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Has anyone used roundup on old hay fields (so old it is baically weeds now) and can answer me this?
If I roundup that field a few times during the growing season, what will I end up with around Aug. 1. ?

Will the ground cover be so delapitated that I would be able to use a small 6 1/2 foot disk behind my 8N and get it pretty clean?

If so would I be able to get a 3" deep base?
I have pretty heavy soil guessing from the tree planting I have done here that I have about 3-4 inches of top soil before getting down to a more clay like sub soil. with plenty of rock, more than I want to pick this year. I am shooting to put winter wheat in this field and it is totally for deer not anything else?
I am trying to get around turning the soil over for the obvious reasons (rock).
Getting back to the original question, what would the field look like after roundup a few times? How fast do old weeds break down, I will brush hog it first since I do not have a mower yet.
Thank you.
 

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You may want to do a September spraying in your weed field before planting. You'll still get more weeds after August 1st. I sprayed some areas 3 times last year to prepare for this year's planting. My final spraying was in mid September. This will kill more weeds and still give you time to plant your wheat.
 

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My brush hog is my favorite implement of distruction.

I'm faced with a real short growthing season because the snow stays till mid April most years in my plots. To jump start your short season try:

Brush hogging the existing hay field right after you lose your snow and before the frost comes out of the ground. Set your blades so they chop everything off just above the frozen ground.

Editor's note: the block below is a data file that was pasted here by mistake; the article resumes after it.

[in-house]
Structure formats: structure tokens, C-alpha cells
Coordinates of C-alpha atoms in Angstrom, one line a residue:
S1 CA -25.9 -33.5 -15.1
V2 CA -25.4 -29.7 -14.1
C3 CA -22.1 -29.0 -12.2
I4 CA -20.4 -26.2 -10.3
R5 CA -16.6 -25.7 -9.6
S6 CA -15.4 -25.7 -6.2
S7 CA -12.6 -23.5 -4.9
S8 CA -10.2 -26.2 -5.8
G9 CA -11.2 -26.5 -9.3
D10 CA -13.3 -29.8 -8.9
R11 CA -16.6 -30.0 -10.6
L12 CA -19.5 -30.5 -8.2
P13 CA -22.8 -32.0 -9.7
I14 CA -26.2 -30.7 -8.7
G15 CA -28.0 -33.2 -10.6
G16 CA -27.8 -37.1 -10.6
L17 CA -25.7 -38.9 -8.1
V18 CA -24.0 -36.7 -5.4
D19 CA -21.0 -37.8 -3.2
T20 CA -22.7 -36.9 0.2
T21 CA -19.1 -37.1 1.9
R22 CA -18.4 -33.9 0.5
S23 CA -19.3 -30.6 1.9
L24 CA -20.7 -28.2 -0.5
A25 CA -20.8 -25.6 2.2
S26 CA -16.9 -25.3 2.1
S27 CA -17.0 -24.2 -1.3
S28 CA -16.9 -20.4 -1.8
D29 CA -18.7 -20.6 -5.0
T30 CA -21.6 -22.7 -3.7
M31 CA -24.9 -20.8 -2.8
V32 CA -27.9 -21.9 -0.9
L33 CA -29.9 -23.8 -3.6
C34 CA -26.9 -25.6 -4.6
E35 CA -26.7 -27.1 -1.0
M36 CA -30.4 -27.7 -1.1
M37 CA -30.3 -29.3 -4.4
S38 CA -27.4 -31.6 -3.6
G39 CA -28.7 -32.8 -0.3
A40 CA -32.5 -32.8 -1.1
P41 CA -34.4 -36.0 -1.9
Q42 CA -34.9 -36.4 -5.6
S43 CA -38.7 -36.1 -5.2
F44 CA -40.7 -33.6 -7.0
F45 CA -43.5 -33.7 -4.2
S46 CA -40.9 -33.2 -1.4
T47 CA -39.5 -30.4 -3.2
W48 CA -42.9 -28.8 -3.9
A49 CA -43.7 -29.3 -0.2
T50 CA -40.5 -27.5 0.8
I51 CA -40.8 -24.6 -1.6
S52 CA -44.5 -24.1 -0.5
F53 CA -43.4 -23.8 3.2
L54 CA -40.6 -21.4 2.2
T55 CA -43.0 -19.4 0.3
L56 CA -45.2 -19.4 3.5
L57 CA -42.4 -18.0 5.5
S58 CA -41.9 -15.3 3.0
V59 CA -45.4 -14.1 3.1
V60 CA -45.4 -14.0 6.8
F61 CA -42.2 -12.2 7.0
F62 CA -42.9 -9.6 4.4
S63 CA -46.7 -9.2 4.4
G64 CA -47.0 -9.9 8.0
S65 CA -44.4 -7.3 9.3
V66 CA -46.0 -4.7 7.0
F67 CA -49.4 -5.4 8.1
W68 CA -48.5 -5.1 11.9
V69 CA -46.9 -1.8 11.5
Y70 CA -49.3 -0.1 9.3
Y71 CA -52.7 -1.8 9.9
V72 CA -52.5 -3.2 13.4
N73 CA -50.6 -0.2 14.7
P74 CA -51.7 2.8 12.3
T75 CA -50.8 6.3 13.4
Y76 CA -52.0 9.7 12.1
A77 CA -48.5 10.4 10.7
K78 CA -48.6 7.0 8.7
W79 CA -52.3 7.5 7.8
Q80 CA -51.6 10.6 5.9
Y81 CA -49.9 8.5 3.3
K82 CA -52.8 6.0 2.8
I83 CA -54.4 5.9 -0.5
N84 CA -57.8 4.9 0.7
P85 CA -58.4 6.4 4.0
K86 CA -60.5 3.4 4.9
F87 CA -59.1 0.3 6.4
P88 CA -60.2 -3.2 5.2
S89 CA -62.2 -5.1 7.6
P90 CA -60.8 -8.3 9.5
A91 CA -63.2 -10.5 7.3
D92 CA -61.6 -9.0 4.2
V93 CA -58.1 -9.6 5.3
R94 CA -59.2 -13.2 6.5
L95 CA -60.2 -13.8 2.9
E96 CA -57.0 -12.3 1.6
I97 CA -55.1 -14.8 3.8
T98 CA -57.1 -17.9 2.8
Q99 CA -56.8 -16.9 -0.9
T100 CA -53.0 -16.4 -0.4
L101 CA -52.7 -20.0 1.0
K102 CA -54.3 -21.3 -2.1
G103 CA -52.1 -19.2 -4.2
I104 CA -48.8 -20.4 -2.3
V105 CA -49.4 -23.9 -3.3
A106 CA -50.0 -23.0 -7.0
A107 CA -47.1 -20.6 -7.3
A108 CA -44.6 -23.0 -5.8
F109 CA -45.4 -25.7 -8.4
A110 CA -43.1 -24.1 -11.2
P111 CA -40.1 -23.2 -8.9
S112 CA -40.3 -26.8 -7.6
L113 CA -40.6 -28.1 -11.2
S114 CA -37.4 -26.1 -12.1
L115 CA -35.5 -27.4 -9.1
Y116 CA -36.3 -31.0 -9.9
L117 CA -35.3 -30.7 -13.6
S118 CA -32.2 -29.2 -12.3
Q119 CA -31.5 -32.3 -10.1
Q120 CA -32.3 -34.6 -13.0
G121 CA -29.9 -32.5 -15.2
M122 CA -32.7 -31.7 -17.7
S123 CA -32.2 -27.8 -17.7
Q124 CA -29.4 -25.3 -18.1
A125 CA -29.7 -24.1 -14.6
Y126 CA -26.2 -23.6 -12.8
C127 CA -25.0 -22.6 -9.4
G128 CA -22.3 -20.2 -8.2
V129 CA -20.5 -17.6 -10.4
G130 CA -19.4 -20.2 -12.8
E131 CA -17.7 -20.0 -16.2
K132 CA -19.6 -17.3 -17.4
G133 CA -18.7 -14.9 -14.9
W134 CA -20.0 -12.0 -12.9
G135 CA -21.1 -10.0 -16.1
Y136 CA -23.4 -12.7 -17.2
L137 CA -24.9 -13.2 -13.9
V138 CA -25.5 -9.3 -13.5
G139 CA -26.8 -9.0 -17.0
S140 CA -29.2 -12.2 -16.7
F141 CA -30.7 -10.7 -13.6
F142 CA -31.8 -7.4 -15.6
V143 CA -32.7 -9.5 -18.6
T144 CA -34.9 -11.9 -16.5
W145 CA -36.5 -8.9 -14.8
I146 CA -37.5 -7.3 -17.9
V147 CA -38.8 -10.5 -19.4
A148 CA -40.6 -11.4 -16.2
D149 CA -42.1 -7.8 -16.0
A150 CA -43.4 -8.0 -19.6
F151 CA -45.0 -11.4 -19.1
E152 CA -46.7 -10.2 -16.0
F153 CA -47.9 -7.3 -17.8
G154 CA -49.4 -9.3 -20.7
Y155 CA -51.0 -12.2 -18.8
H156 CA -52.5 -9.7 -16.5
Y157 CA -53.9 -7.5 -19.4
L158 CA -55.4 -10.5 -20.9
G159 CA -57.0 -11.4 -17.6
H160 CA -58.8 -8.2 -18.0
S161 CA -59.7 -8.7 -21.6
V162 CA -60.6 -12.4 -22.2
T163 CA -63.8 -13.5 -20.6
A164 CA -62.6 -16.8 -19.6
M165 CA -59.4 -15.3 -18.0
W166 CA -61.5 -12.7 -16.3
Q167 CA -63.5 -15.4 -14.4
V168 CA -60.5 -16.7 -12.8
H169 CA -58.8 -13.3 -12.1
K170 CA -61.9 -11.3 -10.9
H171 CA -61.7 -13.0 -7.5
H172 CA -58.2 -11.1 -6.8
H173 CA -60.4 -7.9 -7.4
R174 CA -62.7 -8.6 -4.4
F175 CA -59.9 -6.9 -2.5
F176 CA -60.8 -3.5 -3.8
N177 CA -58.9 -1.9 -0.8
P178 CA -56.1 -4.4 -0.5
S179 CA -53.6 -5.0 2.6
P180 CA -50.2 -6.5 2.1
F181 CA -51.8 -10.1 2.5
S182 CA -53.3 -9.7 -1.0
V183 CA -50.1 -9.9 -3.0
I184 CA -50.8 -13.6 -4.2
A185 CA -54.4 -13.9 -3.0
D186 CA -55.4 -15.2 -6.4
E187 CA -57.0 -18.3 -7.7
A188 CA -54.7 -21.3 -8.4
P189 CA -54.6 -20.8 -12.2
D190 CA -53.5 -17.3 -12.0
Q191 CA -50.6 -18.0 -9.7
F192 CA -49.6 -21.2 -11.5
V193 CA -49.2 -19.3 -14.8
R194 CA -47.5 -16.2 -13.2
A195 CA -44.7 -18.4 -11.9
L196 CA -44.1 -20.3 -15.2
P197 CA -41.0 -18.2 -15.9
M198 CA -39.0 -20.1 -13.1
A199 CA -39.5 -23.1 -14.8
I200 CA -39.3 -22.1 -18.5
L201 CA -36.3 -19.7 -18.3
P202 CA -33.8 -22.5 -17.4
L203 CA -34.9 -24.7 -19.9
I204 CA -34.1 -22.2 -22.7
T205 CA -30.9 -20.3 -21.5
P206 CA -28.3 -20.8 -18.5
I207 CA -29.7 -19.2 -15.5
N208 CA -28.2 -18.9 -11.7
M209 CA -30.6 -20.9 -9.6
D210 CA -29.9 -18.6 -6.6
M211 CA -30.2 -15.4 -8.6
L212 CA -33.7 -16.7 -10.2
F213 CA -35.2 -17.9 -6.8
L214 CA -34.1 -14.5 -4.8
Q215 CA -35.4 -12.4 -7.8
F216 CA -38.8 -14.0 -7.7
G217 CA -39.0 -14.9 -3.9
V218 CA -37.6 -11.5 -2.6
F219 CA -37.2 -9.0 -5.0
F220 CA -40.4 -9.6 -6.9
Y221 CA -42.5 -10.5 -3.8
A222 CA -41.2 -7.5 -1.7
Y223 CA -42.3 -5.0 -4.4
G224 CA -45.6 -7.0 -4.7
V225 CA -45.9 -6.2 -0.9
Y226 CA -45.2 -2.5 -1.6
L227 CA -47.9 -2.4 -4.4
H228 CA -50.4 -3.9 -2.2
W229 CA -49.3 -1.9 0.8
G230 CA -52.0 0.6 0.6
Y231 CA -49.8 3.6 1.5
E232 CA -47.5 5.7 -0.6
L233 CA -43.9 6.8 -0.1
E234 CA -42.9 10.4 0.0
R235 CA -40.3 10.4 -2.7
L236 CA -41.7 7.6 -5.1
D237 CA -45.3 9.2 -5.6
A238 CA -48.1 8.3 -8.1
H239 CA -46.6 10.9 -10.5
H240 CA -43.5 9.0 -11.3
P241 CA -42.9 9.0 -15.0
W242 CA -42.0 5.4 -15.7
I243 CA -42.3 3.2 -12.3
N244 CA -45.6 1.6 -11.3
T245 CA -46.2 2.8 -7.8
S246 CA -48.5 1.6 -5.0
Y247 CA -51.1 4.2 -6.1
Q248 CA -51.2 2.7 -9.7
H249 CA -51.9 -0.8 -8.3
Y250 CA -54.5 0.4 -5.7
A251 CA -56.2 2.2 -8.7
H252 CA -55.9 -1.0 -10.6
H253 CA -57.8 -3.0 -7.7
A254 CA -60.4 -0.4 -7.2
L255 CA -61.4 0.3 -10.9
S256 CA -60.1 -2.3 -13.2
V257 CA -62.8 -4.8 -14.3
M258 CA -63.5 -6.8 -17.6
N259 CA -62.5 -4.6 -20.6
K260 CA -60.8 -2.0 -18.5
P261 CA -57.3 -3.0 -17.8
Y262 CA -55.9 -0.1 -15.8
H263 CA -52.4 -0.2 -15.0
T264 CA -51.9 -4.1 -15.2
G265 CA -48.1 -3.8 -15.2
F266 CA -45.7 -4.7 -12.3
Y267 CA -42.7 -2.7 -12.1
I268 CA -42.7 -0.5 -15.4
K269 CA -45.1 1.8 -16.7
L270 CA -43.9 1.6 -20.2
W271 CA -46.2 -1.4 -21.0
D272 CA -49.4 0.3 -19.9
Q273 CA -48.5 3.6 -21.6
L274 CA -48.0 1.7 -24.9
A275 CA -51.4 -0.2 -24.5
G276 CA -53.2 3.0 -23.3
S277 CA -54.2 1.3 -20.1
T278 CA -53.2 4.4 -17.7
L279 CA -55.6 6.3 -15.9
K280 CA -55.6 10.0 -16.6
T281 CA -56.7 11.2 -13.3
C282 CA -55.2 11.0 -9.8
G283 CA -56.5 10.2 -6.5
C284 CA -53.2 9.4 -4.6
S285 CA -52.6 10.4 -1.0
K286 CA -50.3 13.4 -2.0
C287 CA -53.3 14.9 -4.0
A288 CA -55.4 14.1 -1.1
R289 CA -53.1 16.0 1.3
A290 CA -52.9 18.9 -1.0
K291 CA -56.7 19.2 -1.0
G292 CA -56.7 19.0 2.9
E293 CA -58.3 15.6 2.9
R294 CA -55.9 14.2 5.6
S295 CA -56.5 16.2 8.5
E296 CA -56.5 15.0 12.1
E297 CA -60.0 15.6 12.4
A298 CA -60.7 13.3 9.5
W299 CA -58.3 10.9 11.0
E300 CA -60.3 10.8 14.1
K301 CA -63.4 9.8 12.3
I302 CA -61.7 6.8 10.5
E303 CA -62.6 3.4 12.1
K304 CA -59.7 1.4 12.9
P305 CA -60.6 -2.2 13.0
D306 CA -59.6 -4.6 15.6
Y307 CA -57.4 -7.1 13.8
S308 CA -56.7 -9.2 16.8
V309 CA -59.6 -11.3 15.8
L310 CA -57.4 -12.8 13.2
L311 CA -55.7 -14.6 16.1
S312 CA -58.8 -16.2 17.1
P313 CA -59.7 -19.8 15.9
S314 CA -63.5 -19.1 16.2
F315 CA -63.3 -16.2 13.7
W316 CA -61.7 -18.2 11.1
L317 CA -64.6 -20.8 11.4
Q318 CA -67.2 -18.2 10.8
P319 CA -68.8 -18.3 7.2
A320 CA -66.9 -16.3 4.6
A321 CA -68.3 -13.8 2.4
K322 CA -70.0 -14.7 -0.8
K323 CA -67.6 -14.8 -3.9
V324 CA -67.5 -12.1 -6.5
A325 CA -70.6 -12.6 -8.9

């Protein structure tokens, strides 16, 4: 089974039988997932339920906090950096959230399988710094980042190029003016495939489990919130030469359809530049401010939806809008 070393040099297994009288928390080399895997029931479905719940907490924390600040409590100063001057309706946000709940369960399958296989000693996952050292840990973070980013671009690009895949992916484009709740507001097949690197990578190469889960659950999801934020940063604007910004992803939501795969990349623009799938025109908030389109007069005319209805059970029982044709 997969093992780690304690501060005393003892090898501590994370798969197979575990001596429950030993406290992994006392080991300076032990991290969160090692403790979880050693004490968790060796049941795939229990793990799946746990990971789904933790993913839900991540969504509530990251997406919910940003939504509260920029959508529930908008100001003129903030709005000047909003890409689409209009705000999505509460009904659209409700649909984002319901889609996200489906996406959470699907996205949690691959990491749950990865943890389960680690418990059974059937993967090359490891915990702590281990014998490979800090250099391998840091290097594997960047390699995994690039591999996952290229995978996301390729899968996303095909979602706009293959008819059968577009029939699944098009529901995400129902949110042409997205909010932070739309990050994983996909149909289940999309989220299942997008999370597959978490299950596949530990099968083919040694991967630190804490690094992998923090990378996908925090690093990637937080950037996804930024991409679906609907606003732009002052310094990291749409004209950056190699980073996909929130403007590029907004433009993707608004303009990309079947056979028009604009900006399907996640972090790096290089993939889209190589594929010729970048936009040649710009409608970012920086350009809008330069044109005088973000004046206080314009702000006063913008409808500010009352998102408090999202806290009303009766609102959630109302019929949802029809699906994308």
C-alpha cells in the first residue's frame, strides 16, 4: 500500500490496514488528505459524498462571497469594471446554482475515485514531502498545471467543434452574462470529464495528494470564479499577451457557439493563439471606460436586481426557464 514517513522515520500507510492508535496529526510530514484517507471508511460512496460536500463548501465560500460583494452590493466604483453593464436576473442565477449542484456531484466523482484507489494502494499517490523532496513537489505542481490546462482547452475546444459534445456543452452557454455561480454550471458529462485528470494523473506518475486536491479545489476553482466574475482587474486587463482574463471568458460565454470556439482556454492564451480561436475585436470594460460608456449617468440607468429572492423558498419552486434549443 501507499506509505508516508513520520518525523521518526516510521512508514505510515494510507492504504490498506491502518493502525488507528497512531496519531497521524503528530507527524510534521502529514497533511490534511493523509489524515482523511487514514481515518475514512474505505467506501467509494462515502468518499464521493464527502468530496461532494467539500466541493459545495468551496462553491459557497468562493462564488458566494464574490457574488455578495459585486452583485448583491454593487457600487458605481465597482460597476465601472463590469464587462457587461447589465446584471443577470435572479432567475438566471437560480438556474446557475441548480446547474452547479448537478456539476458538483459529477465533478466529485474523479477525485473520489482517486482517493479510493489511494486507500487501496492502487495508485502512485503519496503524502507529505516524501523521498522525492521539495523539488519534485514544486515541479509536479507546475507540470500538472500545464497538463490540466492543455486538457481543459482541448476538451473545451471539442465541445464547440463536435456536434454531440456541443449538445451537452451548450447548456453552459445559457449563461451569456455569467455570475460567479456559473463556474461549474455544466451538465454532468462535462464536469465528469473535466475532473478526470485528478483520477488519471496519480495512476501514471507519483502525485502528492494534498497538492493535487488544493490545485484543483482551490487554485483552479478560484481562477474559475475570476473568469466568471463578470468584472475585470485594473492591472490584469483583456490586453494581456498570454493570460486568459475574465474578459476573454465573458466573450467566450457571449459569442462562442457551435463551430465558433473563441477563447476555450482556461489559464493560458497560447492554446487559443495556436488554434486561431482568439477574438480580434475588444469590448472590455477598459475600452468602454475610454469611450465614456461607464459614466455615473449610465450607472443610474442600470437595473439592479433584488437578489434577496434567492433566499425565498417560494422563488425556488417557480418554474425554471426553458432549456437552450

After things start to green up, spray with round up or it's generic equal. Also use sprayable ammonium sulfate with your round up. It's something like 25-0-0 folial fertliizer to get everything growing well to uptake the round up.

You may need to add weight to your disc if your sod is real thick or even plow it under then disc. A 3pt used 1 or 2 bottom plow is pretty cheap. Once you set it up correctly you can really rip up some sod.
 

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IME if you have really thick sod, even with everything dead up top, those light weight discs have a really tough job of ground preparation. Adding weight will help, setting the blades to a steeper angle and using notched blades will help in ripping up sod. The time it takes depends a lot on the vegetation to be tilled under, the type of soils and moisture (after a good rain is better). But it aint gonna be "once over and done". I have a 6 1/2 Ford disc pulled by a 4x4 tractor.

Time is a big factor for most of us , thats why I'm looking for a rototiller come springtime. IME tillers to a better job and in much less time. Maybe you could rent a tiller? Good luck.

Natty B.
 

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One trick for easy tillage is to spray in the fall and the following spring till no deeper than 4 inchs deep. this fall spraying will give the root structure plenty of time to decompose. If you have an old legume field you should spray 2-4-D along with round up if you want a clean field to start fresh.

If you want to plant wheat in the early fall, you can spray a heavy dose of the same formula as mentioned above in this old hay field in mid May then again in mid August. wait two weeks (the first of september) and do your first tillage pass along with broadcasting the wheat and fertilzer work this in with an additional tilllage pass and follow with a cultipacking. Now sit back and enjoy the fruits of your labor.

One more tip you have killed the unwanted weeds and grass with the spraying. The roots are decomposed and you do not need to go over and over again many times with your tillage passes as you would when tilling fresh grass or hay sod. Just till enough to see a fair amount of dirt broadcast the seed and fertilizer, till one more time and cultipack.

If you want to rejuvenate this old hay field without any tillage Spray round up only around mid May. followed immediately with a broadcasting of your selected legume and fertilizer. No guarntee of success with this method , but what do you have to lose? you can always follow up later on with conventional tillage if it didn't work.

Keep the fun in hunting!
 
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